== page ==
Two operations demonstrate the efficiency of interoperability in the fight against transnational organized crime.
In late October, the Colombian Navy dealt a strong blow against narcotrafficking in two combined operations with the Peruvian and Ecuadorean navies. The operations started in the south of Colombia on the Putumayo river, which extends more than 1,000 kilometers and marks the border between Colombia, Ecuador, and Peru.
Authorities seized more than a ton of marijuana and cocaine in the operations. They also captured four Colombian nationals and seized two speedboats used to transport the drugs.
“We are perfectly coordinated on the borders with Peru and Ecuador,” Colombian Navy Rear Admiral José Ricardo Hurtado, commander of the Southern Naval Force, told Diálogo. “We conduct joint and combined work with each country’s authorities, so these criminals can’t elude us anymore. If they go to the Ecuadorean side, troops will be there; and if they come to the Colombian side, we expect them, so it gets more and more difficult for them.”
By the river
According to the Colombian Navy, the first riverine operation was conducted on the third week of October, in a section of the Putumayo river about 24 kilometers northeast of the Peruvian town of Soplín Vargas. The operation was carried out in coordination with Peru, which deployed units of the Peruvian Navy’s riverine gunboat BAP Castilla, the 1st Amazon Marine Corps Battalion, and the National Police. Authorities identified a house on the river bank where three people prepared a drug shipment.
“There were speedboats loaded with marijuana,” Colombian Marine Colonel Carlos Andrés Téllez, commander of the 3rd Marine Riverine Brigade, told Diálogo. “We supported the Peruvian Navy with logistics, transport, and information. They arrived and found two speedboats with false bottoms and a metal parasitic device.”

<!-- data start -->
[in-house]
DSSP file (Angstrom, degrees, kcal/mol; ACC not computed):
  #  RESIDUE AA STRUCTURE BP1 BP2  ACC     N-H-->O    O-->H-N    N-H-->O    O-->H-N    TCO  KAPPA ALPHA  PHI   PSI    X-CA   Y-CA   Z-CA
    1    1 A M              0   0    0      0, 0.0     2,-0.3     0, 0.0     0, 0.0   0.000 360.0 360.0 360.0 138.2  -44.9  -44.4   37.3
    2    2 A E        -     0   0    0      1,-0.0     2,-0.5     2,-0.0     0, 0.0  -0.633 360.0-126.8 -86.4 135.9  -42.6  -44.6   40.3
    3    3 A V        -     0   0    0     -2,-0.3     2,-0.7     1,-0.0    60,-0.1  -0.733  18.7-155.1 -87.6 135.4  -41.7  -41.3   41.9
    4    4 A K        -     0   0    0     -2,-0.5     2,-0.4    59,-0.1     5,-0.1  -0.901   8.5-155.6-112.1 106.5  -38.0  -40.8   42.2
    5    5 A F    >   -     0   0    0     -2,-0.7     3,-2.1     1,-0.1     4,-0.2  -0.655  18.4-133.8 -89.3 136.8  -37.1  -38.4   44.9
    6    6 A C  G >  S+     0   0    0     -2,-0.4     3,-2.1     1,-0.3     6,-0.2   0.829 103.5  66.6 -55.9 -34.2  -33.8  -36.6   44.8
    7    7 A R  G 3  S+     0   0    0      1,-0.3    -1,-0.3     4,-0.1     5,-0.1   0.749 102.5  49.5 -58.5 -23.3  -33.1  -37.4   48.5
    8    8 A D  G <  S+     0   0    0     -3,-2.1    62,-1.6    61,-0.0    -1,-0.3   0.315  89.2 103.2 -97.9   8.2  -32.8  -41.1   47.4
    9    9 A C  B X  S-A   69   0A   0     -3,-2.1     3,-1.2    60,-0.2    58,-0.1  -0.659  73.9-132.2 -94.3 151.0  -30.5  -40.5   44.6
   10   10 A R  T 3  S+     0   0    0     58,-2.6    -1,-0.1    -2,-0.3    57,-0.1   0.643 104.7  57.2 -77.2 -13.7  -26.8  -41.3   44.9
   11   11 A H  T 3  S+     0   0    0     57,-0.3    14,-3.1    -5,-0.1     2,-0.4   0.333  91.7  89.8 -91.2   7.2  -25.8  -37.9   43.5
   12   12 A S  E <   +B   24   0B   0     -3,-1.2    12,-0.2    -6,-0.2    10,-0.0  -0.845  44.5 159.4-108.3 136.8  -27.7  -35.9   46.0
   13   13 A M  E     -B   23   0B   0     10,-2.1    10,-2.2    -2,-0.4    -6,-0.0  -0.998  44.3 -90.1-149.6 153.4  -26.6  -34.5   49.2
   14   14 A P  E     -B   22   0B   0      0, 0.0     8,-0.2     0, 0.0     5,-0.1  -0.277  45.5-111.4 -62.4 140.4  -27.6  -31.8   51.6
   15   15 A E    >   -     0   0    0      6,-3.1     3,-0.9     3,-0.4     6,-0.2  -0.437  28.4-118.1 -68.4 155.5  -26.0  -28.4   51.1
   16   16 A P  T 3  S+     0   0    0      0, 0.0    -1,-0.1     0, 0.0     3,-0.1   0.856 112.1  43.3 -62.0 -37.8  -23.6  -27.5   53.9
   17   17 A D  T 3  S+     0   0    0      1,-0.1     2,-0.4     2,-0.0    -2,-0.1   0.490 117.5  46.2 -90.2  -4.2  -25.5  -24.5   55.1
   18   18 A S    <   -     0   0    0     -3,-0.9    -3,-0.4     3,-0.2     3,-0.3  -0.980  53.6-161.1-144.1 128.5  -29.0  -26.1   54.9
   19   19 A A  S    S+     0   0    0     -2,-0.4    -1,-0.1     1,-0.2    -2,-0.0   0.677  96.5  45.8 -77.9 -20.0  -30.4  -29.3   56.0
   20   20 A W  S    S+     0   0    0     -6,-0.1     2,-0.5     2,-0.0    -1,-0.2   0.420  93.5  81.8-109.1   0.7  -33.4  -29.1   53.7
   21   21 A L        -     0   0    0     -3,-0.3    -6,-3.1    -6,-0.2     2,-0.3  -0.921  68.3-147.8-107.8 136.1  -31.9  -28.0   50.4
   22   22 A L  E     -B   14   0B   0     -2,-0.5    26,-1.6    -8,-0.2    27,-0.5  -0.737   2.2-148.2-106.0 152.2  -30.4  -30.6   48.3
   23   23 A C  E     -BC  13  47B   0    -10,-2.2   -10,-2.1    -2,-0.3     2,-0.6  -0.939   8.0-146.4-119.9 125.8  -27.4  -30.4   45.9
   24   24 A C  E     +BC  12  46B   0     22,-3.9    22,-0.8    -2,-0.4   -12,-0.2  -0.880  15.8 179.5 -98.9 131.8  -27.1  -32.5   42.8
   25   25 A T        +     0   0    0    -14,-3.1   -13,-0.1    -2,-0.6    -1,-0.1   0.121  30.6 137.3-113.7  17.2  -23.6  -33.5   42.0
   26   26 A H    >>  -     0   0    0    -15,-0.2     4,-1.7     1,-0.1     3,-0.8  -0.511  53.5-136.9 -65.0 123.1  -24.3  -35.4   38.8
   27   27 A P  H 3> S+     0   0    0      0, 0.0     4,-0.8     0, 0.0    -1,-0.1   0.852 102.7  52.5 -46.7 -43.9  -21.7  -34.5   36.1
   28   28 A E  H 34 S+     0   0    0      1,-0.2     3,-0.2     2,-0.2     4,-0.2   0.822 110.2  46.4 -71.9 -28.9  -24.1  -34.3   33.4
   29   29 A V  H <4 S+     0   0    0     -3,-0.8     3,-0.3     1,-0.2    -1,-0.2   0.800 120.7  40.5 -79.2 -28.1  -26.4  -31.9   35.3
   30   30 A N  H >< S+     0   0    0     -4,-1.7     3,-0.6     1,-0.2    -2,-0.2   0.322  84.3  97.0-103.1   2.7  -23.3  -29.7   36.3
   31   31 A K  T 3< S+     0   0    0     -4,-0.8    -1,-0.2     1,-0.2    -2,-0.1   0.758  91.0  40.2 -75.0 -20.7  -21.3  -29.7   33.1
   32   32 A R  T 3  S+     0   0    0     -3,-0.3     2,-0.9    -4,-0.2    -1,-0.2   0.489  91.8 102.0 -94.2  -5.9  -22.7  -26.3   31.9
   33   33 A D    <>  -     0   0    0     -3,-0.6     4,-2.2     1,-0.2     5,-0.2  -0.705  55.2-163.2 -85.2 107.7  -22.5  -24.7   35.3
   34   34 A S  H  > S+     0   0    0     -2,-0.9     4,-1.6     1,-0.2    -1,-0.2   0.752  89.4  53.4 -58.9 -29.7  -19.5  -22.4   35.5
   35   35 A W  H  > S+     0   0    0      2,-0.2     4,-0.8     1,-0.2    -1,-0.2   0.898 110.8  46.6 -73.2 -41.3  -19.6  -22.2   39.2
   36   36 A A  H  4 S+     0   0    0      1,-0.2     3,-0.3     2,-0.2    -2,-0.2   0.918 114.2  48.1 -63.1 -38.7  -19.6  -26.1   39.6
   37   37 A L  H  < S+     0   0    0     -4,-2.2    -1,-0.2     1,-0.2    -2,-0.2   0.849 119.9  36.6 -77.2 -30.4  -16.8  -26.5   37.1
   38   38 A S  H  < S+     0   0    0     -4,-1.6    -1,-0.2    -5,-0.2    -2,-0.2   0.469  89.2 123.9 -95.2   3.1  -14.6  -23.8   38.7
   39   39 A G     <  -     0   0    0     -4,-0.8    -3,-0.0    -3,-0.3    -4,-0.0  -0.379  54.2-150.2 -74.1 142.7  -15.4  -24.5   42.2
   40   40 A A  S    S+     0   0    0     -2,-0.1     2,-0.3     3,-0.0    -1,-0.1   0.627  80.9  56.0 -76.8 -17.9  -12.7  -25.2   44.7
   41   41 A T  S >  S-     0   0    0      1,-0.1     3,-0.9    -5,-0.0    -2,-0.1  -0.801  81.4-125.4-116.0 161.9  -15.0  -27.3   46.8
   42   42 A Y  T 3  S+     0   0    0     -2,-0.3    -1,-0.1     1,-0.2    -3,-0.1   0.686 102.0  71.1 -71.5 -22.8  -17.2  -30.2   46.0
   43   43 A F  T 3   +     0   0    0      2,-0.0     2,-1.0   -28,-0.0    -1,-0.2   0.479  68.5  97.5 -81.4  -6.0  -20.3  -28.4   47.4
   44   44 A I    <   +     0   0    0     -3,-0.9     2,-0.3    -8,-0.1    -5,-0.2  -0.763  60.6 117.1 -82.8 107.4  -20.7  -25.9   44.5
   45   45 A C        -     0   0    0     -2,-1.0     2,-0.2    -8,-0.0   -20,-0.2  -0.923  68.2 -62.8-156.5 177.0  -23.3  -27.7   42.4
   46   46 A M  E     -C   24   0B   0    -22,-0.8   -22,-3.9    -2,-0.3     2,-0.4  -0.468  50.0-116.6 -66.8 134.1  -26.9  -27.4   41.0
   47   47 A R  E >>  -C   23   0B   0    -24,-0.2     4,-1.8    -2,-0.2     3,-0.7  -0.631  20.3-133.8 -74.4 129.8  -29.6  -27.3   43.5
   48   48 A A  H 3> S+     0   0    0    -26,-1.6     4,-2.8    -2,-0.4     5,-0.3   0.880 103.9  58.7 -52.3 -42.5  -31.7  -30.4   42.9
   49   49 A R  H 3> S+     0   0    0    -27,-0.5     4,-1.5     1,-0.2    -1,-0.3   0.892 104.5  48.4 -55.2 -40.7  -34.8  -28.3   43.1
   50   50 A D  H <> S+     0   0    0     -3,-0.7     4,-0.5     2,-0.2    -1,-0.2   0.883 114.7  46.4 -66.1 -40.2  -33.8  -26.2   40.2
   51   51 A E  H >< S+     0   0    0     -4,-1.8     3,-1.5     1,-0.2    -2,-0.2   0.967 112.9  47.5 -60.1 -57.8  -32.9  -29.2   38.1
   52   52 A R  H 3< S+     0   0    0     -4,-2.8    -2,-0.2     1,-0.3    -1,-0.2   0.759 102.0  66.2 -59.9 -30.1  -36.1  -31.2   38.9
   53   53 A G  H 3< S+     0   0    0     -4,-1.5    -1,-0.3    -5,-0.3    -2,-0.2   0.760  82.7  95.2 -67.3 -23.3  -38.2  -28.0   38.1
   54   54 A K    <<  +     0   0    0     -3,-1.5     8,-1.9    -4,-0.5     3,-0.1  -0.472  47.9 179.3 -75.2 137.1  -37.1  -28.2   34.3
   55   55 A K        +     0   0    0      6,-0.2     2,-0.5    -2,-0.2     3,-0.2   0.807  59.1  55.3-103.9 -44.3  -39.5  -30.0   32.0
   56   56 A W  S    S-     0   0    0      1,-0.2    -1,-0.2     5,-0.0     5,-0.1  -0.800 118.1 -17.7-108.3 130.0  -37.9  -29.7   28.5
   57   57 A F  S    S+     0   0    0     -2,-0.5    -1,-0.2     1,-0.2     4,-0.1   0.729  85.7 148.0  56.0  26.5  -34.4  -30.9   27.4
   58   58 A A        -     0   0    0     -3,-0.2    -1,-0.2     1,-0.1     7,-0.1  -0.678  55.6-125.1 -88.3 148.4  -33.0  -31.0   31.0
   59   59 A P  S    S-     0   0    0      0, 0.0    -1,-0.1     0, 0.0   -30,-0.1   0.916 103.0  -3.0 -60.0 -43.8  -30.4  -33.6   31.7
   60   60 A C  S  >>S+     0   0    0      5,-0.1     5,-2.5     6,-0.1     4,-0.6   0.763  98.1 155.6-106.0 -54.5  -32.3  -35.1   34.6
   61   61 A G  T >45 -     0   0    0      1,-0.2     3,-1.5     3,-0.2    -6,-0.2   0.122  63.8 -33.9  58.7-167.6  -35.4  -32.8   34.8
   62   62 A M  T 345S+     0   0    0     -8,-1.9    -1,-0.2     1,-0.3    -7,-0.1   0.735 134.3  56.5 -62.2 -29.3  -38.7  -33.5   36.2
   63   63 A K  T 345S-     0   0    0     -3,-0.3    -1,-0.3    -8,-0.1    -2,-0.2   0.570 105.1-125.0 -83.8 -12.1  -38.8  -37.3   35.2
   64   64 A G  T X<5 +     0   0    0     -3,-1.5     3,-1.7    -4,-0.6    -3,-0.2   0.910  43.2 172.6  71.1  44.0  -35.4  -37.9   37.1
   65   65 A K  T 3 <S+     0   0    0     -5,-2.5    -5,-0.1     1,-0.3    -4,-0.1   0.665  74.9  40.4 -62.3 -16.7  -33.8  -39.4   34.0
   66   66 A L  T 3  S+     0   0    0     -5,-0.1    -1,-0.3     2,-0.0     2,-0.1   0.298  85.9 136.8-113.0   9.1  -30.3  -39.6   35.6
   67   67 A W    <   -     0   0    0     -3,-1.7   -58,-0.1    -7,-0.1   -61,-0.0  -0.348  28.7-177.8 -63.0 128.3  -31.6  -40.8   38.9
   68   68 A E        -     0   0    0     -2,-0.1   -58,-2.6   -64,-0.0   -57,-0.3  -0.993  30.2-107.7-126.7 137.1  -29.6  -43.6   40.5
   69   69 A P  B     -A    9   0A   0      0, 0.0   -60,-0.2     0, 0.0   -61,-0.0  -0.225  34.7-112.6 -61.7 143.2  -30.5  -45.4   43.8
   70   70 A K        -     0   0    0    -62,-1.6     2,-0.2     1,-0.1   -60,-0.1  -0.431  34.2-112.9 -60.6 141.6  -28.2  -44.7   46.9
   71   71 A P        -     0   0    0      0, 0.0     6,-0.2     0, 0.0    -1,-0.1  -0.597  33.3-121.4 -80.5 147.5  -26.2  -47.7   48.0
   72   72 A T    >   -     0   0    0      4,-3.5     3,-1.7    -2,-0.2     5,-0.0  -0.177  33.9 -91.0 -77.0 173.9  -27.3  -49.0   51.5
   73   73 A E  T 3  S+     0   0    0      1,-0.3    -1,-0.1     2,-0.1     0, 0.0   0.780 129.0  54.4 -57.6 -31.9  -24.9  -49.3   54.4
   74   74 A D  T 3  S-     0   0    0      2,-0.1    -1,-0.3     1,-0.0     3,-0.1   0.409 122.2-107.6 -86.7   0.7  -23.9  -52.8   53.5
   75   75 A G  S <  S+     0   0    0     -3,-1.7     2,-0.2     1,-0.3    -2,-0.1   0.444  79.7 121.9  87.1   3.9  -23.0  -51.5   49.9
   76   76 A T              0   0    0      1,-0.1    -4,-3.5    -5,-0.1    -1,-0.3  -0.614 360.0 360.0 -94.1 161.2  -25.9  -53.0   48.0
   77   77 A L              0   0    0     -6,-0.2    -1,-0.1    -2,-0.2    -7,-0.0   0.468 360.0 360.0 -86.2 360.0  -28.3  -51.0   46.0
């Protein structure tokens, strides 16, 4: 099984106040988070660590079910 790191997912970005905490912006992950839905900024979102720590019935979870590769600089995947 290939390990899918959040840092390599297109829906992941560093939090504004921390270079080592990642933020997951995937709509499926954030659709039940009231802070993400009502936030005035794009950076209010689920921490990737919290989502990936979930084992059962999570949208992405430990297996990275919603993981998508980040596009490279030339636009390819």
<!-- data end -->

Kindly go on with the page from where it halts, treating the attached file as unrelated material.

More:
The parasitic device contained 400 kilograms of genetically modified marijuana, a variety known as creepy, packed in waterproof bags. Near the house, the deployed forces found another 900 kg of drugs.
The marijuana seized is estimated to be worth about $5 million in the international market. In addition to the drugs, authorities arrested three Colombian nationals and seized two speedboats, the parasitic device, and weapons.
According to the Colombian Navy, the drugs belonged to alias Sinaloa, leader of Front 48, a dissident group of the Revolutionary Armed Forces of Colombia that dominates narcotrafficking in Putumayo. The drugs that came from the Colombian municipality of Puerto Leguízamo, Putumayo, were destined for the Brazilian Amazon.
A few days after the operation in Peru, units of the Colombian Navy provided support to their Ecuadorean counterparts in an operation that took them from the Putumayo region to the port city of Guayaquil, in the Pacific coast of Ecuador. The information exchange made it possible to monitor drugs transported from southern Colombia to Ecuador, destined for Europe.
“We know there’s a transnational narcotrafficking ring that transports drugs through international airports to Europe,” said Rear Adm. Hurtado. “Based on this, many lessons were passed down to our Ecuadorean counterparts, such as the use and training of canines that can detect even the slightest trace of drugs. These can be implemented at immigration checkpoints to neutralize criminal action.”
With information from the Colombian Navy, the Ecuadorean Navy, together with the Ecuadorean National Police and the Office of the Attorney General, managed to capture a Colombian national in Guayaquil’s José Joaquín de Olmedo International Airport. The criminal attempted to carry more than 30 kg of cocaine hydrochloride to southern Europe.
The operations are the result of sustained information exchanges between the neighboring navies. Together, the naval units of Colombia, Ecuador, and Peru spearhead the fight against drugs in the hard-to-reach jungle they share in the Amazon region of Putumayo, which criminals use to conduct their illegal activities.
“We have to keep up with coordinated work and maintain the bonds of friendship and cooperation among our countries,” said Col. Téllez. “We have to keep up the coordinated fight with the different navies, the police, and the attorney general offices supporting each other to be able to create these strategies that enable us to counter narcotrafficking forcefully.”